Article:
The small apical and basal ring structures suggest an association of TgCBAP with the parasite cytoskeleton, as previously reported [26]. The results of differential detergent extraction are consistent with a cytoskeletal association (Figure 5): the extraction profile of TgCBAP is identical to that of tubulin and IMC1, and different from that of actin, which is present primarily in a nonpolymerized form in T. gondii [27].

Figure 5. The detergent extraction profile of TgCBAP suggests association with the parasite cytoskeleton.

Parasites were extracted with four different detergent-containing buffers (see Methods), centrifuged at 21,000xg, and analyzed by Western blot using antibodies against TgCBAP, TgTUB1, TgACT1, and TgIMC1. P, pellet; S, supernatant.

TgCBAP partially co-localizes with TgMORN1 and TgISP1

To better define the spatial distribution of TgCBAP relative to previously described cytoskeletal markers, dual label immunofluorescence assays were performed with TgCBAP and the basal marker TgMORN1 [23], the apical marker TgISP1 [24], or tubulin [15]. The basal TgCBAP ring-like structure is found slightly anterior to TgMORN1 (Figure 6A), and at the apical end of the parasite, the TgCBAP ring localizes slightly posterior to TgISP1 (Figure 6B), at the posterior end of a gap in tubulin staining between the conoid and subpellicular microtubules (Figure 6C). The gap in tubulin staining is likely an artifact caused by inaccessibility of the tubulin epitope in this region of the parasite [15].

Figure 6. TgCBAP localization relative to the cytoskeletal proteins TgMORN1 and TgISP1.

(A) TgCBAP-3myc (blue arrowheads) localizes to a ring-like structure slightly anterior to TgMORN1 (red arrowheads) at the basal end of extracellular parasites. (B) The apical TgCBAP ring, labeled here with affinity-purified anti-TgCBAP (blue arrowheads), localizes slightly posterior to TgISP1 (green arrowheads). (C) The TgCBAP apical ring (blue arrowheads) is also located at the anterior edge of the subpellicular microtubules. Parasites in (A) and (B) were extracted in 0.5 mM deoxycholate; parasites in (C) were extracted in 10 mM deoxycholate. Labeling of the peripheral puncta is disrupted by deoxycholate extraction. The parasites in the merged images have been outlined in white for reference. Scale bars = 5 µm.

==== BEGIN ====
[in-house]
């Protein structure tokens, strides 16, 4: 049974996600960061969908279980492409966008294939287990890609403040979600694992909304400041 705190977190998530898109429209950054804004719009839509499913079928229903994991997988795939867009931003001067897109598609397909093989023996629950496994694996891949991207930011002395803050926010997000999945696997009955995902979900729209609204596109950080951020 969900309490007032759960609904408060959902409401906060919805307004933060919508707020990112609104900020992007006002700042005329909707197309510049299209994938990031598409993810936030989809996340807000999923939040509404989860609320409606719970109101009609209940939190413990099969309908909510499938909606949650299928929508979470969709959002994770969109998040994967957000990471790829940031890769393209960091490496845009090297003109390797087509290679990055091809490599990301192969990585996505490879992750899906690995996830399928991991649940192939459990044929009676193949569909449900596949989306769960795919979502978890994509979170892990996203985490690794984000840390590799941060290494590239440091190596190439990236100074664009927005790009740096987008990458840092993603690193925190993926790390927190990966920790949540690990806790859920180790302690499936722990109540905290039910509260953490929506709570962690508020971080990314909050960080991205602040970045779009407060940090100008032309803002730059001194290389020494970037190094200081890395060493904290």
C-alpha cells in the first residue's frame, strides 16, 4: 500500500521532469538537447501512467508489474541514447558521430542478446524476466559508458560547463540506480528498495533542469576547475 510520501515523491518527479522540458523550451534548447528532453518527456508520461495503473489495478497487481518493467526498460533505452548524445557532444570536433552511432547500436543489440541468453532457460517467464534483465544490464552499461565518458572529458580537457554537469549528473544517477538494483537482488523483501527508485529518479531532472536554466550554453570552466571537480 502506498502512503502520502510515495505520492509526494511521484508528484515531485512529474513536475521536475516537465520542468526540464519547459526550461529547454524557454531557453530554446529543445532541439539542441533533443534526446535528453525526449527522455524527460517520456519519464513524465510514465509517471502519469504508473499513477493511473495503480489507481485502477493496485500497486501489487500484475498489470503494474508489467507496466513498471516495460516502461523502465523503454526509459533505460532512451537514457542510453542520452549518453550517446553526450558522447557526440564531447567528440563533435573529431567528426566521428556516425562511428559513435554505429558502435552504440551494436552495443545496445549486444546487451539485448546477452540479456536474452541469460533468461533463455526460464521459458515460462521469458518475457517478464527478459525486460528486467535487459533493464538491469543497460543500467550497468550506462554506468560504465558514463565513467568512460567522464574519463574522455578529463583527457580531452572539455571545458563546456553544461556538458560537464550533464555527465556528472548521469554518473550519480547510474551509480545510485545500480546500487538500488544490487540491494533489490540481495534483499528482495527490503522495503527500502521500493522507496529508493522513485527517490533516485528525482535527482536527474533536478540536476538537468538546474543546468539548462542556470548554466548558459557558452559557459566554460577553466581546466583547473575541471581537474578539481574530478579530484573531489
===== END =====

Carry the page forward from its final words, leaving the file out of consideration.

The localizations of TgMORN1 and TgISP1 are unaffected in parasites lacking TgCBAP

Given the proximity of TgCBAP to TgMORN1 and TgISP1, we investigated whether the localization of these proteins is altered in the ΔTgCBAP parasites and found that it was not (Figure 7). Furthermore, and in contrast to TgMORN1 [28], [29], the lack of TgCBAP had no effect on the organization of parasites within the parasitophorous vacuole (Figure 7C). A direct functional interaction between TgCBAP and TgMORN1 therefore seems unlikely, consistent with the fact that TgCBAP was not identified in a proteomic analysis of the TgMORN1 complex [30].

Figure 7. Disruption of TgCBAP does not affect the localization of TgMORN1 or TgISP1.

TgMORN1 and TgISP1 localization in (A) parental (ku80::hxgprt) and (B) ΔTgCBAP parasites is indistinguishable. (C) Disruption of TgCBAP also does not change the rosette-like organization of parasites within the parasitophorous vacuole. The parasites in (A) and (B) have been outlined in white in the merged images for reference. Scale bars = 5 µm.

Effect of TgCBAP depletion on parasite morphology and growth

Previous work from our laboratory showed that parasites lacking another cytoskeletal protein (TgPhIL1) that forms rings at the apical end of the parasite were significantly shorter and wider than parental parasites [31]. ΔTgCBAP parasites are also significantly shorter than wild-type parasites (Figure 8), but their width remains unchanged. Complementation of ΔTgCBAP parasites with cosmid TOXOF64 containing wild-type TgCBAP restored the morphology to parental dimensions (Figure 8).

Figure 8. Parasites lacking TgCBAP are significantly smaller than parental parasites.

Length (L) and width (W) dimensions of T. gondii parental (ku80::hxgprt), knockout (ΔTgCBAP), and cosmid-complemented (ΔTgCBAP::TOXOF64) parasites were measured from DIC images of live extracellular parasites adhered to coverslips using BD Cell-Tak. The greatest dimension along the long and short axes of the parasite was determined using ImageJ and is shown in µm ± SEM. Parasites deficient in TgCBAP are shorter than parental and cosmid-complemented parasites: length differences were statistically significant between ku80::hxgprt and ΔTgCBAP parasites and between ΔTgCBAP and ΔTgCBAP::TOXOF64 parasites, but not between ku80::hxgprt and ΔTgCBAP::TOXOF64 parasites (unpaired Student's t-test; ns  =  not significant). Scale bars = 5 µm.